In a move ostensibly aimed at increasing regulatory transparency, the EPA has proposed new rules that would require extensive disclosure of the data gathered in the research behind public health regulation—including confidential health records.
While improving transparency sounds reasonable at face value, this is actually a calculated move to eliminate background research that has been used to support the regulation of various industries in the name of public health. Health records by their very nature are required to be kept secret and cannot simply be made public to support government research, The Hill reports.
"This means the EPA can justify rolling back rules or failing to update rules based on the best information to protect public health and the environment, which means more dirty air and more premature deaths," the American Lung Association's Paul Billings told The New York Times.
The new procedure would invalidate any conclusions based on data that could not be disclosed, even applying retroactively to existing regulation, effectively using privacy to drive a wedge between scientific research and public policy.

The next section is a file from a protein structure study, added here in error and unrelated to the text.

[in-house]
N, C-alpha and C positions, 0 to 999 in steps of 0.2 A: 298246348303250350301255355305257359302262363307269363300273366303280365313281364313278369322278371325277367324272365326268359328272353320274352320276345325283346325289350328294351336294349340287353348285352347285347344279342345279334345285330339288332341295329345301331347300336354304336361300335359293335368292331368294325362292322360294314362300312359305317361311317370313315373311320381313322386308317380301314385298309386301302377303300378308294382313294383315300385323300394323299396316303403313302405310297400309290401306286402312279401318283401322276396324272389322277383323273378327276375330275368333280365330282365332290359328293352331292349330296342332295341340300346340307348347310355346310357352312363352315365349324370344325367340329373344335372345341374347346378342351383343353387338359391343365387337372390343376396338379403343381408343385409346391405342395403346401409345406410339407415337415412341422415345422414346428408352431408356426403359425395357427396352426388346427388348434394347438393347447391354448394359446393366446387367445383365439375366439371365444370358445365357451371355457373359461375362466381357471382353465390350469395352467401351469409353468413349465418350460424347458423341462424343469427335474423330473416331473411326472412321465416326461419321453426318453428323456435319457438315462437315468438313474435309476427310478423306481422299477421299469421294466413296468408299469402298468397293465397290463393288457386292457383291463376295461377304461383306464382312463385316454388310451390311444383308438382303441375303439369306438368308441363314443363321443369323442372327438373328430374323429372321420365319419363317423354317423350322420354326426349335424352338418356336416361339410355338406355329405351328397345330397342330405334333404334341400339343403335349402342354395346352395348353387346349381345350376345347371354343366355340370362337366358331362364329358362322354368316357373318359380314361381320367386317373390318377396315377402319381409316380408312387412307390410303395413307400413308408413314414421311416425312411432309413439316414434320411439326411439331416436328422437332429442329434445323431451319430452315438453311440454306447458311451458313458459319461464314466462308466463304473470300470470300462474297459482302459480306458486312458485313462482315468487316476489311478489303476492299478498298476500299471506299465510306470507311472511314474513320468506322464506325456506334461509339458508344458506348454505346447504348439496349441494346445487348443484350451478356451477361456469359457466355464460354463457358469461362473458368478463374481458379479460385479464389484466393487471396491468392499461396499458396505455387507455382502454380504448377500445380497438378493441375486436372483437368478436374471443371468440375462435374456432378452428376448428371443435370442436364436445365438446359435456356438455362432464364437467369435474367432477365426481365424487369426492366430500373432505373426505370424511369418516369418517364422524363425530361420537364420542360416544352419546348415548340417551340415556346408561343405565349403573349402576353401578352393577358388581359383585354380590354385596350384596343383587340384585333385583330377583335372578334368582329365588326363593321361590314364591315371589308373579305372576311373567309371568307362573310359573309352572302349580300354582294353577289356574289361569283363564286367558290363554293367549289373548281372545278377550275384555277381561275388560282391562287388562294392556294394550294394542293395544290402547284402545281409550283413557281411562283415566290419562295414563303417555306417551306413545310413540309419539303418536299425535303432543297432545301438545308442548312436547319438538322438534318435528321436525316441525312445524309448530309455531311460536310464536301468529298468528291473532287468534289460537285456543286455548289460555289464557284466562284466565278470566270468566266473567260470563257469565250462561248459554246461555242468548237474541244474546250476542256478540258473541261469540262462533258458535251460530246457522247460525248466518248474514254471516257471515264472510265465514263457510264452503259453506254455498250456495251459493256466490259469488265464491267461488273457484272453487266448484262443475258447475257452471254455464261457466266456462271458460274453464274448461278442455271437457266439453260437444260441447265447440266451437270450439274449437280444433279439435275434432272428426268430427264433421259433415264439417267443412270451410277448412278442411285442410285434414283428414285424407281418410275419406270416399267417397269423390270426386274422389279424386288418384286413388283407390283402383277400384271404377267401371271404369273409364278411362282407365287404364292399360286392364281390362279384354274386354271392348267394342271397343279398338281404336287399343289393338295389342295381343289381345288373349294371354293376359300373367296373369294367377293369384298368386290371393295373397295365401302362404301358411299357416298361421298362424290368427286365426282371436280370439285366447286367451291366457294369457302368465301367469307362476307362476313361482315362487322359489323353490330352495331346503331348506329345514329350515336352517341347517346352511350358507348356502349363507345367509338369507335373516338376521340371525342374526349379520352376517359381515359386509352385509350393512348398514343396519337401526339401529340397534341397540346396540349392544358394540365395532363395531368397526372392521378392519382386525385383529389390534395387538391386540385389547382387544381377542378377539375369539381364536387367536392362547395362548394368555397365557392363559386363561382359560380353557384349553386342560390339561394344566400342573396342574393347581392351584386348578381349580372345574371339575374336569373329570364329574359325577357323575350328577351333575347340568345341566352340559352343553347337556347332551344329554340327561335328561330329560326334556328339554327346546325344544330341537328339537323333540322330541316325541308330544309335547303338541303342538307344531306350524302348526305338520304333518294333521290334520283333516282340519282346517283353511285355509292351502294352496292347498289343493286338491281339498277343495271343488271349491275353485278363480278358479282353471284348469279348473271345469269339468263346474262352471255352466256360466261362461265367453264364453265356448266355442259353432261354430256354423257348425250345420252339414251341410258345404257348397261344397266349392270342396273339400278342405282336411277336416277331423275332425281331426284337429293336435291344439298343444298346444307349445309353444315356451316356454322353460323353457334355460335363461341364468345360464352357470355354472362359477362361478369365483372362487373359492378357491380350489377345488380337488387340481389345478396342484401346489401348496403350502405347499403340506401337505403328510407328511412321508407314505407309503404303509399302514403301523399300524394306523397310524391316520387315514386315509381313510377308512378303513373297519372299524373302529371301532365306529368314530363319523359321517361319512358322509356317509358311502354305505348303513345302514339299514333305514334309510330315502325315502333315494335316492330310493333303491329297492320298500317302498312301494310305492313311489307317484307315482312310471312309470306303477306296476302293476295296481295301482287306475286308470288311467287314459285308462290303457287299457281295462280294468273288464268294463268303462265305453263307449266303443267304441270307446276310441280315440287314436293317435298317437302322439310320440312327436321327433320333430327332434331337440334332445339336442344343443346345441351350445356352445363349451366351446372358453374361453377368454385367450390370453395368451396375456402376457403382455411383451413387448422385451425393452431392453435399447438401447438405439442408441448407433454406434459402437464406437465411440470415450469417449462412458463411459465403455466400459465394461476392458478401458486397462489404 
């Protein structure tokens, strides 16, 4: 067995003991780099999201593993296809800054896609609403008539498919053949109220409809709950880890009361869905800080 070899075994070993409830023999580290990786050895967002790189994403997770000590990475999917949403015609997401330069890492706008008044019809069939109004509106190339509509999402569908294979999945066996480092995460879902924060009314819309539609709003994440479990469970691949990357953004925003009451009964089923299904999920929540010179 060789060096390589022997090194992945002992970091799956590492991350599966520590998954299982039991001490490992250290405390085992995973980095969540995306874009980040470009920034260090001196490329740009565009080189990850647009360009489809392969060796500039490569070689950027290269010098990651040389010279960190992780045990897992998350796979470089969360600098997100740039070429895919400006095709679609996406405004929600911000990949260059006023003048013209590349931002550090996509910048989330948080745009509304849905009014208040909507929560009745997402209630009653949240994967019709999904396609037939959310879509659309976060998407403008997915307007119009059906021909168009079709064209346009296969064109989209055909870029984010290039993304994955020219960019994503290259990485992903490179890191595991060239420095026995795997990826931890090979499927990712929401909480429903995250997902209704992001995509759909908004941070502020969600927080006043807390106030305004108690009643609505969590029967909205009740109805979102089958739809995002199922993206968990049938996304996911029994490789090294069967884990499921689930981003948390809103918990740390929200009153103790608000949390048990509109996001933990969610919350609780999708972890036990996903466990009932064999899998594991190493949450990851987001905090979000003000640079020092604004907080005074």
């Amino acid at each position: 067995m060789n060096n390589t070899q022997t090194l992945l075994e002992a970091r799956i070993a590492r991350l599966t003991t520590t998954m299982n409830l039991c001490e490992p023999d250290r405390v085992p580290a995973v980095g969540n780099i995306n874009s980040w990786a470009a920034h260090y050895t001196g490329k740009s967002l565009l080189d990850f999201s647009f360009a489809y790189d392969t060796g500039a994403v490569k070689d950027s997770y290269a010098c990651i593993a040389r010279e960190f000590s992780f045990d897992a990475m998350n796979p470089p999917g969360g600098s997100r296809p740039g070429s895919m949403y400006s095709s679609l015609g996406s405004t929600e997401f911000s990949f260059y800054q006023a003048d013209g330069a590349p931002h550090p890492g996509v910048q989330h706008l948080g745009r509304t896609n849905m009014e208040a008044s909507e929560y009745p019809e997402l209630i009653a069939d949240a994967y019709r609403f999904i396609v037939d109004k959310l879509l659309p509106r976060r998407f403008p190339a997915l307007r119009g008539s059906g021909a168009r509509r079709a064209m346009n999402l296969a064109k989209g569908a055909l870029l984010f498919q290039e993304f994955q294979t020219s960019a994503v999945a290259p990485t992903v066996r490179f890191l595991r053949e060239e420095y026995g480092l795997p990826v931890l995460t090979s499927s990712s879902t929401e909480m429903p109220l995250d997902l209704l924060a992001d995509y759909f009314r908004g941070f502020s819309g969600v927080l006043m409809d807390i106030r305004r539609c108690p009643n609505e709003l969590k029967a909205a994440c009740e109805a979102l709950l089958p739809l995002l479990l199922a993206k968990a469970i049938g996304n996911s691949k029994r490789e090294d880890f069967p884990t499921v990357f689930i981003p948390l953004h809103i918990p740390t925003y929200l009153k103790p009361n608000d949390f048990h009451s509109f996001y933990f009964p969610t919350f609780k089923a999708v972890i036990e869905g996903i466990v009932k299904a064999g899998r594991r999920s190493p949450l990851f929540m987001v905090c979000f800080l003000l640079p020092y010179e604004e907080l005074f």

By framing the proposal as a move toward increased transparency in government, the administration is effectively whitewashing what amounts to drastically increased restrictions on the supporting research regulators are allowed to reference when writing new regulations, or renewing or updating existing ones.
President Trump's administration is no stranger to elbowing scientists out of the regulatory process. The EPA has been especially egregious in its measures to eliminate independent scientific panels intended to advise rule-makers. Last year, the EPA dismissed advisers in charge of analyzing particulate emissions and ozone depletion.
The administration has made it plain that it intends to enable its supporters in the coal and agribusinesses industries, both of which often run afoul of environmental and public health regulation.